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Rent2Rent Property Investment

Rags to Riches or a Road to Ruin?

For many investors, the 'Rent-to-Rent' model is way to derive passive income from the property market with minimal investment capital. The premise of a Rent2Rent scheme is quite straightforward. Essentially, they come in 2 flavours:

(1) Lease: The investor takes a tenancy from a property owner, commonly for 3-5 years, and then lets individual rooms to sub-tenants. (The properties are commonly large houses with at least 5 rooms; investors will often add to these by converting reception rooms into bedrooms to maximise income.) The investor then makes their profit from the difference between the monthly rent to the owner and the total rent collected from their sub-tenants.

(2) Agency: This involves the investor taking on the role of the traditional Estate Agent. These arrangements are less common, however, as the owner bears of the risk of rooms being left empty. They must also approve and grant the tenancies in order for it to be an agency relationship, which involves being 'hands on'.

Contrary to many articles , there is nothing new or revolutionary about Rent2Rent: the strategy simply boils down to the investor being able to rent individual rooms in a property for a cumulative sum which is greater than the monthly rent to the owner. It is no different from renting a block of flats from a freehold owner and aiming to make a profit by sub-letting the flats at a higher total amount. The only real difference is that Rent2Rent deals with individual rooms, rather than flats, as investors attempt to squeeze every last drop of profit from the market.

For the owner of the property, the attraction is obvious: they gain a tenant with a guaranteed income for a long period; their tenant will manage the property, collect the income, take care of certain works of repair, find sub-tenants and manage the various relationships. The owner can elect to have no contact with the tenants and remain almost completely 'hands off'.

By contrast, the investor takes more of the risk by taking on a lease for a long period. They can, however, make respectable profits provided they have sufficient capital to pay for obtain the lease, pay for repairs, find prospective sub-tenants and carry out the referencing checks.

But while many property investors see Rent2Rent schemes as a legitimate way to invest, the course of investment can be fraught with difficulty and risk. Investors are often seduced by self-appointed 'gurus' who make bold claims of huge profits, while at the same time hiding behind pages of disclaimers. Properties can require regular and expensive maintenance; sub-tenants can themselves prove to be problematic. All it takes is for one tenant to be delinquent on their rent, and a profitable investment can become a money pit.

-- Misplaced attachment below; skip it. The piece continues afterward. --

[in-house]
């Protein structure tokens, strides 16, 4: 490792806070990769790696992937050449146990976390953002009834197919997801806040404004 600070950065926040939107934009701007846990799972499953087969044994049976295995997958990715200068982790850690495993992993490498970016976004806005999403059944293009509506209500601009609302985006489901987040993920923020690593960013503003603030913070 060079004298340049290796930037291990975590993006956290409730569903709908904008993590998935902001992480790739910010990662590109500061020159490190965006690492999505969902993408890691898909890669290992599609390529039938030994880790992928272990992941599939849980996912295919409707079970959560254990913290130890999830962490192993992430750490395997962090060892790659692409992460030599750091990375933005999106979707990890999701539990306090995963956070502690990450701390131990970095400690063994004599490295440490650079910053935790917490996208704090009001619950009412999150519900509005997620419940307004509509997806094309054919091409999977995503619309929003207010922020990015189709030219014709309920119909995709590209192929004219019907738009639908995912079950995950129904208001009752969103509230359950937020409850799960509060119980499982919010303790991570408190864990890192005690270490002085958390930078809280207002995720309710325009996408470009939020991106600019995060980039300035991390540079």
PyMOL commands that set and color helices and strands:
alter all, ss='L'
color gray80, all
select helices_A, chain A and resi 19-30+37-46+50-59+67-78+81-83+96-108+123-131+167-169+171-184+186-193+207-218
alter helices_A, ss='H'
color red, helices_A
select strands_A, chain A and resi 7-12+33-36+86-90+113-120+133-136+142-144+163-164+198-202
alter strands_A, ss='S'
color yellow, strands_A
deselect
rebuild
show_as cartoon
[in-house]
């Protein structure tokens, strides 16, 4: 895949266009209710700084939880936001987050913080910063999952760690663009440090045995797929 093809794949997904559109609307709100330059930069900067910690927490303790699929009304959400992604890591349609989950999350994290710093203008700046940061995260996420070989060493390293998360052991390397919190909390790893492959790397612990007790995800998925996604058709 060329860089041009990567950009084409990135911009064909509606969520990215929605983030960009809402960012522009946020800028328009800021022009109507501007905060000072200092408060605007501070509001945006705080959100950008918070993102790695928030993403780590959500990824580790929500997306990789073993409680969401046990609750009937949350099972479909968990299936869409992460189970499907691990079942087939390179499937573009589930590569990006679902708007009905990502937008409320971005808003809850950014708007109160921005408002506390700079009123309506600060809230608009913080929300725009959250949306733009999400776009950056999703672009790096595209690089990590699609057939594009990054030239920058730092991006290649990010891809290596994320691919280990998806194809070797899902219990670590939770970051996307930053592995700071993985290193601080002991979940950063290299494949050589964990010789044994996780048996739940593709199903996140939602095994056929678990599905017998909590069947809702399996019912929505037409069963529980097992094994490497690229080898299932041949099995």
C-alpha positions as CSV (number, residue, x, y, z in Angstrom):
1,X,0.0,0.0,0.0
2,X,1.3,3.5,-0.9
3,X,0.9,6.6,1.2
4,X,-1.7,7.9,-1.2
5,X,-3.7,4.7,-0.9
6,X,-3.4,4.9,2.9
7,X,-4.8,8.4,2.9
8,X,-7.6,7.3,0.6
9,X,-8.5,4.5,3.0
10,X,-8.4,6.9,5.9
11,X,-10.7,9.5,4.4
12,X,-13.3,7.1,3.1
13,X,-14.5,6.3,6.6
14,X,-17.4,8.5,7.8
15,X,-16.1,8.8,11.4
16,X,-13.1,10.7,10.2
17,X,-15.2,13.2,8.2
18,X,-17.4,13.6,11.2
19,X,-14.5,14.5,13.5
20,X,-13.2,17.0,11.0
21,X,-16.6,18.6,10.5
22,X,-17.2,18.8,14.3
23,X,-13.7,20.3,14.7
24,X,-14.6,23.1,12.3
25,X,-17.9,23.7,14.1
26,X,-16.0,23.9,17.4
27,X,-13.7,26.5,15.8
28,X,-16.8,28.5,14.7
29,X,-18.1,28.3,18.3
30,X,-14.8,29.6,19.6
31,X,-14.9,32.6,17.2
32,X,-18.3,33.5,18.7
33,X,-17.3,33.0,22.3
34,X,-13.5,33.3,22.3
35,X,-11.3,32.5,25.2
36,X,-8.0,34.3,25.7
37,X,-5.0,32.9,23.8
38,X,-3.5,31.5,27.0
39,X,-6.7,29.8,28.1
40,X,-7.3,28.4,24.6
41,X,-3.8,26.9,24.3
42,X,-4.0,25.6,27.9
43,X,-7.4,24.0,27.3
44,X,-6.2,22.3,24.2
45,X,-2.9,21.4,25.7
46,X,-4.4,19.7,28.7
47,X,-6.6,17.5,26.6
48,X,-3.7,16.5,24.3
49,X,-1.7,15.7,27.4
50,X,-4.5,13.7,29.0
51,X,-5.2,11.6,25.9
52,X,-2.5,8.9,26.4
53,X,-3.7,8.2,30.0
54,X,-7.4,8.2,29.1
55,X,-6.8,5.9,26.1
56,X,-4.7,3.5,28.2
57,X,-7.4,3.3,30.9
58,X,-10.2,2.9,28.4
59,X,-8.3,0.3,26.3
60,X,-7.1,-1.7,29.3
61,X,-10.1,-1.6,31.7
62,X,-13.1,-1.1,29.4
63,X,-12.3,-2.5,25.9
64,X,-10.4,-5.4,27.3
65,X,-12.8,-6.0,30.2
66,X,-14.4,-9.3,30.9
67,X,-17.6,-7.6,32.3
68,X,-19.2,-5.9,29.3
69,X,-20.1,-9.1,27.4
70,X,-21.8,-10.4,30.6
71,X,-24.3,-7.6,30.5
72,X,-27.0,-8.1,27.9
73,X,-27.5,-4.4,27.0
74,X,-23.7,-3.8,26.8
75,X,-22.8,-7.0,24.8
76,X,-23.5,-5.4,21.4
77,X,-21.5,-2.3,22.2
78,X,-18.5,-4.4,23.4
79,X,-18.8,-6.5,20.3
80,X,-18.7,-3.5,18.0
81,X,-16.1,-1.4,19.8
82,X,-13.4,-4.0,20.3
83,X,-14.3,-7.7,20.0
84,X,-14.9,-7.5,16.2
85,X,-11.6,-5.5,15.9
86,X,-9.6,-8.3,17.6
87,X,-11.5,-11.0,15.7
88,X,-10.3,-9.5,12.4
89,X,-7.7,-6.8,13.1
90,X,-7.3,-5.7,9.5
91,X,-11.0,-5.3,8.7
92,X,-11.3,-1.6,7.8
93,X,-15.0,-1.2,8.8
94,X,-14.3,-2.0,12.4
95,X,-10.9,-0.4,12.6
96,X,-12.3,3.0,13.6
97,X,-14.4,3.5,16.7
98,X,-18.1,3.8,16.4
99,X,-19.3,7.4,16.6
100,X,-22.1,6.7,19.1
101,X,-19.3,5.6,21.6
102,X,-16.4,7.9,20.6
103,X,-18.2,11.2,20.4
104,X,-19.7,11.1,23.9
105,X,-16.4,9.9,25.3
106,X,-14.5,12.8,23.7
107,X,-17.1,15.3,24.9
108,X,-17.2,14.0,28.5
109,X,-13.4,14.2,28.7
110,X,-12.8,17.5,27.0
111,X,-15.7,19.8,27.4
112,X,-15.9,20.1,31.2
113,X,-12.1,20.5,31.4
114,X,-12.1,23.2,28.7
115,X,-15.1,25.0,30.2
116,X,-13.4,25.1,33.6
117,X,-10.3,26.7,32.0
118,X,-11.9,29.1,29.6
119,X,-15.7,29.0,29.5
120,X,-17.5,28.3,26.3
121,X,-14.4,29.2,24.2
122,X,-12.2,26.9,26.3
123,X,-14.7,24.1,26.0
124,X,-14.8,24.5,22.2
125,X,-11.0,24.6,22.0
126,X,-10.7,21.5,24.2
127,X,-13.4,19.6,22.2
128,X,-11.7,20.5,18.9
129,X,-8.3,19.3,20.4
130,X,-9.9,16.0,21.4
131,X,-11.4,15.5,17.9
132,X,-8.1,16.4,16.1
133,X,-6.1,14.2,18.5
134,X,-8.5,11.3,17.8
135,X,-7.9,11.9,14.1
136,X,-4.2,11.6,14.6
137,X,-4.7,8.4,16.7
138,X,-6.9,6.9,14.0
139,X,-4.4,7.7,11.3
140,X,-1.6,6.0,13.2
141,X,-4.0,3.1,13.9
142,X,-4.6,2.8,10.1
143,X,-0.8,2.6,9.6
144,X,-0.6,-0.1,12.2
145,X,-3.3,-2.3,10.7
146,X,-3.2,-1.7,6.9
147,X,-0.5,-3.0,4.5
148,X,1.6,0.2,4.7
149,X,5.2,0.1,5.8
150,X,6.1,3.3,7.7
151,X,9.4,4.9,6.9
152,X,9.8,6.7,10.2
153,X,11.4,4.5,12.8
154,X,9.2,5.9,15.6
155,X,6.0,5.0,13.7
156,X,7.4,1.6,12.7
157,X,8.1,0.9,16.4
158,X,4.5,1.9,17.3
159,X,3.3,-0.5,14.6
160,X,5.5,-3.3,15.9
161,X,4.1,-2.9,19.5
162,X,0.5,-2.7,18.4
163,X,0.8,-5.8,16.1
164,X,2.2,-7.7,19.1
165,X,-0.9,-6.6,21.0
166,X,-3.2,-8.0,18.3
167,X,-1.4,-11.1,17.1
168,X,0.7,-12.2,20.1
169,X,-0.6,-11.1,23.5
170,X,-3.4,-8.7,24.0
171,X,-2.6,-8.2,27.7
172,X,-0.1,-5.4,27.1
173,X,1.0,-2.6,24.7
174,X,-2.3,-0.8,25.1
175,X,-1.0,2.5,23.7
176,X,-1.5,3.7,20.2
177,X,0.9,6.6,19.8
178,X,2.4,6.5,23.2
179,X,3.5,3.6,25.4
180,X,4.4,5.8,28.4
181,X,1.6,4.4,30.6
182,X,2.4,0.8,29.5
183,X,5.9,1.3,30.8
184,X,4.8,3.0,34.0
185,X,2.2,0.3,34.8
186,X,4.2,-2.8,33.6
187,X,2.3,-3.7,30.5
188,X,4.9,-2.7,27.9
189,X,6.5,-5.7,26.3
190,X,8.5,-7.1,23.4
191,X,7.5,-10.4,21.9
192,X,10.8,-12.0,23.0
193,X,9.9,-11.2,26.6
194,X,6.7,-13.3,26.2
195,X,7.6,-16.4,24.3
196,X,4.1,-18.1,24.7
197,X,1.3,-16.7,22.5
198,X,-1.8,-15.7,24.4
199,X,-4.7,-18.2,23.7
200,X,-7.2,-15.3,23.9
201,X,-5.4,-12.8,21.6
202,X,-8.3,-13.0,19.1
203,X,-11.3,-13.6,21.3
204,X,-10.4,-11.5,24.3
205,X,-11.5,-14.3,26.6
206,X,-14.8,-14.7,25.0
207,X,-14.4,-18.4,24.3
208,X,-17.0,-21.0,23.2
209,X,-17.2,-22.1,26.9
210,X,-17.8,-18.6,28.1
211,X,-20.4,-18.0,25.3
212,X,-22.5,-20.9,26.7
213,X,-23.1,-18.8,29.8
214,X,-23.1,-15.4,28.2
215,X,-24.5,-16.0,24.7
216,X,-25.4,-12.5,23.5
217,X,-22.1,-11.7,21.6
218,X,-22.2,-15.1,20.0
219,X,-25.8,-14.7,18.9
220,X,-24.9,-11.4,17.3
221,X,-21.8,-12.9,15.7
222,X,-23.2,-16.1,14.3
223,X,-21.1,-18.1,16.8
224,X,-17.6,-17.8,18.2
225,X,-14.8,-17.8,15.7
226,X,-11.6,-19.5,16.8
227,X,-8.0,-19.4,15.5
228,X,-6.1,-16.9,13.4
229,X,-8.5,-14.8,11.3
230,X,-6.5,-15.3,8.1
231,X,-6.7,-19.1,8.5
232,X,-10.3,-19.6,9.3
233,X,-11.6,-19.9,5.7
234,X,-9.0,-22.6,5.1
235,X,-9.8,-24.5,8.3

At Jamieson Alexander, we have encountered the following when advising both owners, investors and tenants involved in Rent2Rent Schemes:

Leases without proper forfeiture clauses, meaning that owners cannot forfeit in the event of breach by their investor tenant.

Agency agreements which are, in fact, likely to be leases: clients do not appreciate that if they have exclusive possession of the premises, they may well be deemed to be a tenant, rather than an agent of the owner – regardless of whether they may have agreed that the agreement is not to create a relationship of landlord and tenant.

Agents signing ASTs on behalf of the owner: Estate Agents are agents of limited authority. They are not normally authorised to enter into contracts to buy or rent on the owner's behalf, merely to find them the buyer or tenant, as appropriate. Some agents have unwittingly become personally liable under tenancy agreements by failing to identify themselves as agents.

Failure to provide the correct address for the landlord.

Failure to register leases over 3 years' duration with H.M. Land Registry.

Failure to properly register tenancy deposits, leading to claims against owners and investors. This can lead to issues regarding

In many cases, properties let under a Rent2Rent scheme are subject to the provisions of the Housing Act 2004 regarding Houses in Multiple Occupation (HMO). If the framework for the scheme is not clear and unambiguous, complicated points on liability can arise.

If you are considering entering into a Rent2Rent transaction, it is vital that you understand the legal implications and the legal framework that will work best for you.

At Jamieson Alexander, we can assist with the full range of issues arising out of Rent2Rent arrangements including:

Litigation arising from Rent2Rent arrangements – breach of contract/covenants, rent arrears, failure to repair;

Drafting or reviewing Leases and Agreements;

Tenancy Deposit disputes for Landlords, Agents and Tenants.

HMO issues.

If you are involved in Rent2Rent, call one of our specialist lawyers today.



 

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